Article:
}
}

No need to scrutinise that code, for now it’s fine to simply use it.

Then, the falling ball code, using Verlet integration:

    float x[2] = { 300, 320 }, y[2] = { 0, ScreenHeight - 50 };
    float px[2] = { 300, 320 }, py[2] = { 0, ScreenHeight - 50 };

    void Game::Tick(float deltaTime)
    {
        screen->Clear(0);
        Circle(screen, x[0], y[0], 16);
        Circle(screen, x[1], y[1], 49);
        // compute deltas.
        float dx = x[0] - px[0], dy = y[0] - py[0];
        // store previous position.
        px[0] = x[0], py[0] = y[0];
        // Verlet integration
        x[0] += dx;
        y[0] += dy;
        // add force due to gravity.
        y[0] += 0.5f;
        // delay
        Sleep(50);
    }

As you can see, the ball starts falling, and its velocity is increasing. It does fall through the floor though… And let’s not forget the other sphere.

Verlet Constraints

So, we now have subsequent positions (the difference of which is the velocity), and forces (implemented by changing positions directly on line 37). We need one more thing: constraints. In nature, a ball cannot fall through another ball, or through the floor. Using Verlet integration, we handle this using constraints.

Here’s one example: Since a ball cannot fall through the floor, we need to test for that. As soon as we detect that a ball does intersect the floor, we correct the situation, by moving the ball out of the floor. Note that this effectively changes the speed of the ball, if we keep interpreting the difference between subsequent positions as speed!

Apart from avoiding collisions using constraints, we can also keep objects together, using simple springs. This time, the constraint is: Two objects may not be further apart than a certain distance. When they are, we move both objects closer together to simulate the spring.

So, let’s add a first constraint. Here’s the code:

    void Game::Tick(float deltaTime)
    {
        screen->Clear(0);
        Circle(screen, x[0], y[0], 16);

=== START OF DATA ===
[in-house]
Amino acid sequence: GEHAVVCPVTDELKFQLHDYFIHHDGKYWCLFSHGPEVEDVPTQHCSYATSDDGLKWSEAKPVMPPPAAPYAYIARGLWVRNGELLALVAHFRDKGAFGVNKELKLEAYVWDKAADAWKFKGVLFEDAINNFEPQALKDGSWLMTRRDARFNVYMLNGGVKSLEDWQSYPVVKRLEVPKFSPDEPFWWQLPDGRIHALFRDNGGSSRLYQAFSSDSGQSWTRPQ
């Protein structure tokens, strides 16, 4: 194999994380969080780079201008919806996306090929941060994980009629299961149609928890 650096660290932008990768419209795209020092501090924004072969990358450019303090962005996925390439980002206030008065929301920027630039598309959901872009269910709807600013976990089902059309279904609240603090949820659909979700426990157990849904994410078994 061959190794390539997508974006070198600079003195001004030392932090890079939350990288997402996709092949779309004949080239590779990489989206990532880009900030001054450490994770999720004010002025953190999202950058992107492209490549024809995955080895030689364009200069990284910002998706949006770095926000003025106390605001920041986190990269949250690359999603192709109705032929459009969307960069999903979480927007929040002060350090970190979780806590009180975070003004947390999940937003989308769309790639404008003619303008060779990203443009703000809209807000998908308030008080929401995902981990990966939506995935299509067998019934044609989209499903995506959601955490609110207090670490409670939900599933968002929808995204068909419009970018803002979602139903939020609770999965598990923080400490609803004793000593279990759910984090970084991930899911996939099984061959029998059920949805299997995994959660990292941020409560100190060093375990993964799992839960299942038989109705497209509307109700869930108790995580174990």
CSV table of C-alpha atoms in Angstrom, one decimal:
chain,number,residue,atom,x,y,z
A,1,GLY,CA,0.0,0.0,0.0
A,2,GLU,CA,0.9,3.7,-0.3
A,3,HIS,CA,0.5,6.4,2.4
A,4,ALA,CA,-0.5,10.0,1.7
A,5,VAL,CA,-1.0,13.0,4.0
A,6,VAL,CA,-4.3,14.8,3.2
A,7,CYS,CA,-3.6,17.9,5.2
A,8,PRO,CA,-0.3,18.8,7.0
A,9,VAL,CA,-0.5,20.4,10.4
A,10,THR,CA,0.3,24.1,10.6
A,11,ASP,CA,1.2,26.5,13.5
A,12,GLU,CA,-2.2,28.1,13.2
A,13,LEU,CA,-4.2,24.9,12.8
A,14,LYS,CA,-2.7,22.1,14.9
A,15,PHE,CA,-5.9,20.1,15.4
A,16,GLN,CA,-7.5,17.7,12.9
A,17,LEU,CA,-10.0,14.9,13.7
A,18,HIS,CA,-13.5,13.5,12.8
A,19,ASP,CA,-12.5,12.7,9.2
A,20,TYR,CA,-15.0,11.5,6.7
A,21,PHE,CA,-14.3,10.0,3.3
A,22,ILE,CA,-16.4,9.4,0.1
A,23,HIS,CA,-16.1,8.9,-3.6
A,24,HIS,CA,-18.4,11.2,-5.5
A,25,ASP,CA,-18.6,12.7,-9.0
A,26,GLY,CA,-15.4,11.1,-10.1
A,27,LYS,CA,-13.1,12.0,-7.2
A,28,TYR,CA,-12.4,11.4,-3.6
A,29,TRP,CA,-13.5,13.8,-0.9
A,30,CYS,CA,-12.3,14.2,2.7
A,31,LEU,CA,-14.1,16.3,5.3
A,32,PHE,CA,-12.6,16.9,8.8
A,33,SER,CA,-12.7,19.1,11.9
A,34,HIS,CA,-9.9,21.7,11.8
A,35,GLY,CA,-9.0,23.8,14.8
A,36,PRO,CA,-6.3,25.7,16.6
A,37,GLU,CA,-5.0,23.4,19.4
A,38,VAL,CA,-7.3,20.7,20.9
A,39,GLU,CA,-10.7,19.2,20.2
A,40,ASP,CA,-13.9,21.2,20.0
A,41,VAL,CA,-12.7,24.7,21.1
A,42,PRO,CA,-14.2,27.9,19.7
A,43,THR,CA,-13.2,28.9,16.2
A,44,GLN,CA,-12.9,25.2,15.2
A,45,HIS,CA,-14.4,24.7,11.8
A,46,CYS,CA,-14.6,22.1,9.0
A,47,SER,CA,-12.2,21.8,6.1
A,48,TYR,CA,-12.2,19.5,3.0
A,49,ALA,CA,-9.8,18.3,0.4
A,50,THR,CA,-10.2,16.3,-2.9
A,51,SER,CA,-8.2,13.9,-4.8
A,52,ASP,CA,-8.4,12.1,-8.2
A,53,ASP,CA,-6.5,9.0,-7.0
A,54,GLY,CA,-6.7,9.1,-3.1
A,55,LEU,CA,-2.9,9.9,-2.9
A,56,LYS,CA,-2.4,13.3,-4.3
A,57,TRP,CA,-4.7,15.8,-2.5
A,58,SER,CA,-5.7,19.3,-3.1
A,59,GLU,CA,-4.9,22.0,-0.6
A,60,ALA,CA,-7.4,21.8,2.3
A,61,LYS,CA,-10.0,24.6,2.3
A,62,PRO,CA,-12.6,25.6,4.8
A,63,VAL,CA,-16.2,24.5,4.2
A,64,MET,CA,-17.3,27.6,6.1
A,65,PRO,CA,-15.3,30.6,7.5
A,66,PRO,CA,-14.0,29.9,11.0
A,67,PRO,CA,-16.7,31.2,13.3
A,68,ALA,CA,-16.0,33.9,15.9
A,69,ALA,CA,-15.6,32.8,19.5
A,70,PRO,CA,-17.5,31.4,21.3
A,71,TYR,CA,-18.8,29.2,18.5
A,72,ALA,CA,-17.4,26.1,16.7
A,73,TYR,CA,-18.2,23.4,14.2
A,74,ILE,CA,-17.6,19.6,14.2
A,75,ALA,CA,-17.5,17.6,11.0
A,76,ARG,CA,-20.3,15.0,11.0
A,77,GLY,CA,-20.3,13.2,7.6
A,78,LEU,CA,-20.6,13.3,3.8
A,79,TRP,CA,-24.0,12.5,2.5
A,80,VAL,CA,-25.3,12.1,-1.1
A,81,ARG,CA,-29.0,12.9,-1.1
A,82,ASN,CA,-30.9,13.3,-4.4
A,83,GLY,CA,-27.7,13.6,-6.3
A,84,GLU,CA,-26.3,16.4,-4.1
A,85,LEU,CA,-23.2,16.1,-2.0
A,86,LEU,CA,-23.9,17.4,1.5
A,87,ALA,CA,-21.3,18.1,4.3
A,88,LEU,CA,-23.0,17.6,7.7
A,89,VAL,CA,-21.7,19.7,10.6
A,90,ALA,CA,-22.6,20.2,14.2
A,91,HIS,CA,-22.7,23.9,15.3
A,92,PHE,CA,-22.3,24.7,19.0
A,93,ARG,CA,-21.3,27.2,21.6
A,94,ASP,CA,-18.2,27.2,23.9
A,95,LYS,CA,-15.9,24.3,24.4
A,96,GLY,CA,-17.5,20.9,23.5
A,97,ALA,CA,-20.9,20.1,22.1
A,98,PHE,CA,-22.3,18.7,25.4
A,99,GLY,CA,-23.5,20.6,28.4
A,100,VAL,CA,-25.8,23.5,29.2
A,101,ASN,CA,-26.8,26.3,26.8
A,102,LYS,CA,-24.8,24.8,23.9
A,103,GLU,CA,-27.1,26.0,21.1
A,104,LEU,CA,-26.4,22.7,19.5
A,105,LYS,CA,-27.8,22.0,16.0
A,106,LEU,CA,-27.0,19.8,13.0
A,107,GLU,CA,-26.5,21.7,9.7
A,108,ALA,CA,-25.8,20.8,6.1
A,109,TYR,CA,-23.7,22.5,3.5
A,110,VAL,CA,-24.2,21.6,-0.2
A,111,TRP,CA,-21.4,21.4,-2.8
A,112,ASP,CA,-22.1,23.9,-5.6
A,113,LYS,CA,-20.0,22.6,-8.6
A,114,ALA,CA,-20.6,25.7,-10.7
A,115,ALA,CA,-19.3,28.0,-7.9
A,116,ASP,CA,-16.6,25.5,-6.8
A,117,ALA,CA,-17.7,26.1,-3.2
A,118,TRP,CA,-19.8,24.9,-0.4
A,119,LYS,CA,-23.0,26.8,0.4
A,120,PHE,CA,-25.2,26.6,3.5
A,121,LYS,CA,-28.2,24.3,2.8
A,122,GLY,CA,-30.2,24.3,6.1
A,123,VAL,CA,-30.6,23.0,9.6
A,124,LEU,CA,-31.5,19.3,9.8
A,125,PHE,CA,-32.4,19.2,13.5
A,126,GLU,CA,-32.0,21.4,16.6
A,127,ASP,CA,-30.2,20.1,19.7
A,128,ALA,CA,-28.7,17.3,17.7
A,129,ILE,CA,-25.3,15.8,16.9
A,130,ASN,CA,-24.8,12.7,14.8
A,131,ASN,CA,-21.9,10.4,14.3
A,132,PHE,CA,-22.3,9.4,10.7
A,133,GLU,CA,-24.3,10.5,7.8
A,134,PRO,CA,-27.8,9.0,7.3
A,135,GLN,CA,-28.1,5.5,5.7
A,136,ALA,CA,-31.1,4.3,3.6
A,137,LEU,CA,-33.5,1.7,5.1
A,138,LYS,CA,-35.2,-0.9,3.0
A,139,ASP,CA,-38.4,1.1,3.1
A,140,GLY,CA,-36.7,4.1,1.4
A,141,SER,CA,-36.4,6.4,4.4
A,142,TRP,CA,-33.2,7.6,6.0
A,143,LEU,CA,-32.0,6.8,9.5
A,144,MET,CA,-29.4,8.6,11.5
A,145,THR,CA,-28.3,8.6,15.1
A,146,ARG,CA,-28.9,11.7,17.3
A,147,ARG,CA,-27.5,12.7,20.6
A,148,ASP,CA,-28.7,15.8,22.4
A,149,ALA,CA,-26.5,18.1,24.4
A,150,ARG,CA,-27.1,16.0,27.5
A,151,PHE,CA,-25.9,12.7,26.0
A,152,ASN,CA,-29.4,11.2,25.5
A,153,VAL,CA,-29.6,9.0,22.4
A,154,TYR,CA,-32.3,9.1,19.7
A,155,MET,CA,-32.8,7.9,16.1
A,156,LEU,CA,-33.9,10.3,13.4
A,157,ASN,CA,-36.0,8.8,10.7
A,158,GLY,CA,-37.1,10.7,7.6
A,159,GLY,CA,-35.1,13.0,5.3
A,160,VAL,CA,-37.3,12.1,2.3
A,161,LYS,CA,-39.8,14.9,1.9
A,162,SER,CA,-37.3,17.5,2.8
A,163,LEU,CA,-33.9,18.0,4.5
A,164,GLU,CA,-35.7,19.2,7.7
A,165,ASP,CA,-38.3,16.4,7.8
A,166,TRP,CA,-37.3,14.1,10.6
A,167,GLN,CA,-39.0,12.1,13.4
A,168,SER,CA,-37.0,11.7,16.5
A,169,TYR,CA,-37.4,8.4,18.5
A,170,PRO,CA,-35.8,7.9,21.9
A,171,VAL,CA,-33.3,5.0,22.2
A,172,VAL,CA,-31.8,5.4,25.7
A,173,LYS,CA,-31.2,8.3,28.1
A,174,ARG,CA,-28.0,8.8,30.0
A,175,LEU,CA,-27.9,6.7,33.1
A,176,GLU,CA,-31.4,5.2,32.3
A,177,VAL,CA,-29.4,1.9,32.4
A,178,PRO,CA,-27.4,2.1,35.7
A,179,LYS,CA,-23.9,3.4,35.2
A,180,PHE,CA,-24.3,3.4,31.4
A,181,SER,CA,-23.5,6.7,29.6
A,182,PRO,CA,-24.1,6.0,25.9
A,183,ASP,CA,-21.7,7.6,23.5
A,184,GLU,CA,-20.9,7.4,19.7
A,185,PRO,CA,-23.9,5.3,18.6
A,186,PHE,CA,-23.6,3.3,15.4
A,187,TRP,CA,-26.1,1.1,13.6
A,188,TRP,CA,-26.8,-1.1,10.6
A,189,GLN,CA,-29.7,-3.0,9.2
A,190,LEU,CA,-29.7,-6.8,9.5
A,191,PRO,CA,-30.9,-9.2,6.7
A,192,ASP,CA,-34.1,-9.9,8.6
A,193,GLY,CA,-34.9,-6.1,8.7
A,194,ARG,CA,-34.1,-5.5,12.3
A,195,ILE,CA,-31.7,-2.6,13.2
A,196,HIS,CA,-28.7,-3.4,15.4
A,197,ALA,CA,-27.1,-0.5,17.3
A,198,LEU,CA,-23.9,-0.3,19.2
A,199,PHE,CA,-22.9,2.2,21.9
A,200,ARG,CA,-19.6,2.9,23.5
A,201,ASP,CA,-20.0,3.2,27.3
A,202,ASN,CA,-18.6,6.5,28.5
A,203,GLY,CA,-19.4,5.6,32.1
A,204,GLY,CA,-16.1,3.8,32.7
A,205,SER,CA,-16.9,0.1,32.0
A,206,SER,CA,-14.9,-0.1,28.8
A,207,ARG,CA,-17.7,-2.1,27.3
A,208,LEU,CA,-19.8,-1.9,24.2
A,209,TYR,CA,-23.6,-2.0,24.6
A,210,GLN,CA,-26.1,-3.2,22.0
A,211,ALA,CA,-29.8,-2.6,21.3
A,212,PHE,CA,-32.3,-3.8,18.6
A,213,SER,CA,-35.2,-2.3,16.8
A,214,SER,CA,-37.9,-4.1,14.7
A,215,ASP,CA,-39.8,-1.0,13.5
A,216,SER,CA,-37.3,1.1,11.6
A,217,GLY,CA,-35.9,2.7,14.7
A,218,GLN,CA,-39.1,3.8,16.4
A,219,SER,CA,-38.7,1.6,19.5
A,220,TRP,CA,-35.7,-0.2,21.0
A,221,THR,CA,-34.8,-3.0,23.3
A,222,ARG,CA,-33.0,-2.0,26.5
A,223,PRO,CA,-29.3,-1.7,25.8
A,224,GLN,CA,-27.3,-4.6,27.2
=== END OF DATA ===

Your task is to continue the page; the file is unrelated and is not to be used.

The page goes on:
Circle(screen, x[1], y[1], 49);
        // compute deltas.
        float dx = x[0] - px[0], dy = y[0] - py[0];
        // store previous position.
        px[0] = x[0], py[0] = y[0];
        // Verlet integration
        x[0] += dx;
        y[0] += dy;
        // add force due to gravity.
        y[0] += 0.5f;
        // constraints
        if (y[0] > (ScreenHeight - 17))
            y[0] = ScreenHeight - 17;
        // delay
        Sleep(50);
    }

The result may be a bit unsatisfying. No bouncing? We can improve it a little bit:

    void Game::Tick(float deltaTime)
    {
        screen->Clear(0);
        Circle(screen, x[0], y[0], 16);
        Circle(screen, x[1], y[1], 49);
        // compute deltas.
        float dx = x[0] - px[0], dy = y[0] - py[0];
        // store previous position.
        px[0] = x[0], py[0] = y[0];
        // Verlet integration
        x[0] += dx;
        y[0] += dy;
        // add force due to gravity.
        y[0] += 0.5f;
        // constraints
        if (y[0] > (ScreenHeight - 17))
            py[0] = y[0], y[0] = ScreenHeight - 17;
        // delay
        Sleep(50);
    }

But that’s a hack. In general, Verlet integration is not very good for bounces, sadly. Let’s see what it is good at: The other sphere.

Sphere-Sphere Collision